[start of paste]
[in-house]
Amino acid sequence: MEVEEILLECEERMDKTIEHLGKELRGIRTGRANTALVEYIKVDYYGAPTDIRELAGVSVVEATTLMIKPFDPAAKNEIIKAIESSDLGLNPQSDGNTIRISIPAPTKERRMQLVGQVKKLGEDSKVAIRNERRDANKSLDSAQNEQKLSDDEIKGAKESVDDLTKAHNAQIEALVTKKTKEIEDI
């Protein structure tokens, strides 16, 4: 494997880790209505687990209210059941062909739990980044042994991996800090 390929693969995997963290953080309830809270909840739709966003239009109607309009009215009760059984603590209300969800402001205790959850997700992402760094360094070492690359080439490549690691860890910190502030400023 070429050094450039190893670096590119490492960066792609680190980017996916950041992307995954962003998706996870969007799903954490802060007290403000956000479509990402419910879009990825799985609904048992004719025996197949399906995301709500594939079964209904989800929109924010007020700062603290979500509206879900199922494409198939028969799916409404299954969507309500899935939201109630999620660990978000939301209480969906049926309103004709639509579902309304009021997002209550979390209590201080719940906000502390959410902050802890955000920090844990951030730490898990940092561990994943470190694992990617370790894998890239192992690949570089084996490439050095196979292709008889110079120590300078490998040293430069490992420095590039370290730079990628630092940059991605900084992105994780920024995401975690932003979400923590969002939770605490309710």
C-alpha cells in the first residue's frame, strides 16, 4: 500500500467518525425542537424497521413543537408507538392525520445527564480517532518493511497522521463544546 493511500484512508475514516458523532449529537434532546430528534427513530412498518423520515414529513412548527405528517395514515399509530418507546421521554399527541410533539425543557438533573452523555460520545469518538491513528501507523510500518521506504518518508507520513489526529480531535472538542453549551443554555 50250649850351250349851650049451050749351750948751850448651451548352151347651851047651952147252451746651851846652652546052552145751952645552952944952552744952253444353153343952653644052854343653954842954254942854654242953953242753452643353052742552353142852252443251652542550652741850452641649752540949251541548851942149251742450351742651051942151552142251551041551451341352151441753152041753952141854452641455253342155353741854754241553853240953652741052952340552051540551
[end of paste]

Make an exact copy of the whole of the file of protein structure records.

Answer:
[in-house]
Amino acid sequence: MEVEEILLECEERMDKTIEHLGKELRGIRTGRANTALVEYIKVDYYGAPTDIRELAGVSVVEATTLMIKPFDPAAKNEIIKAIESSDLGLNPQSDGNTIRISIPAPTKERRMQLVGQVKKLGEDSKVAIRNERRDANKSLDSAQNEQKLSDDEIKGAKESVDDLTKAHNAQIEALVTKKTKEIEDI
């Protein structure tokens, strides 16, 4: 494997880790209505687990209210059941062909739990980044042994991996800090 390929693969995997963290953080309830809270909840739709966003239009109607309009009215009760059984603590209300969800402001205790959850997700992402760094360094070492690359080439490549690691860890910190502030400023 070429050094450039190893670096590119490492960066792609680190980017996916950041992307995954962003998706996870969007799903954490802060007290403000956000479509990402419910879009990825799985609904048992004719025996197949399906995301709500594939079964209904989800929109924010007020700062603290979500509206879900199922494409198939028969799916409404299954969507309500899935939201109630999620660990978000939301209480969906049926309103004709639509579902309304009021997002209550979390209590201080719940906000502390959410902050802890955000920090844990951030730490898990940092561990994943470190694992990617370790894998890239192992690949570089084996490439050095196979292709008889110079120590300078490998040293430069490992420095590039370290730079990628630092940059991605900084992105994780920024995401975690932003979400923590969002939770605490309710």
C-alpha cells in the first residue's frame, strides 16, 4: 500500500467518525425542537424497521413543537408507538392525520445527564480517532518493511497522521463544546 493511500484512508475514516458523532449529537434532546430528534427513530412498518423520515414529513412548527405528517395514515399509530418507546421521554399527541410533539425543557438533573452523555460520545469518538491513528501507523510500518521506504518518508507520513489526529480531535472538542453549551443554555 50250649850351250349851650049451050749351750948751850448651451548352151347651851047651952147252451746651851846652652546052552145751952645552952944952552744952253444353153343952653644052854343653954842954254942854654242953953242753452643353052742552353142852252443251652542550652741850452641649752540949251541548851942149251742450351742651051942151552142251551041551451341352151441753152041753952141854452641455253342155353741854754241553853240953652741052952340552051540551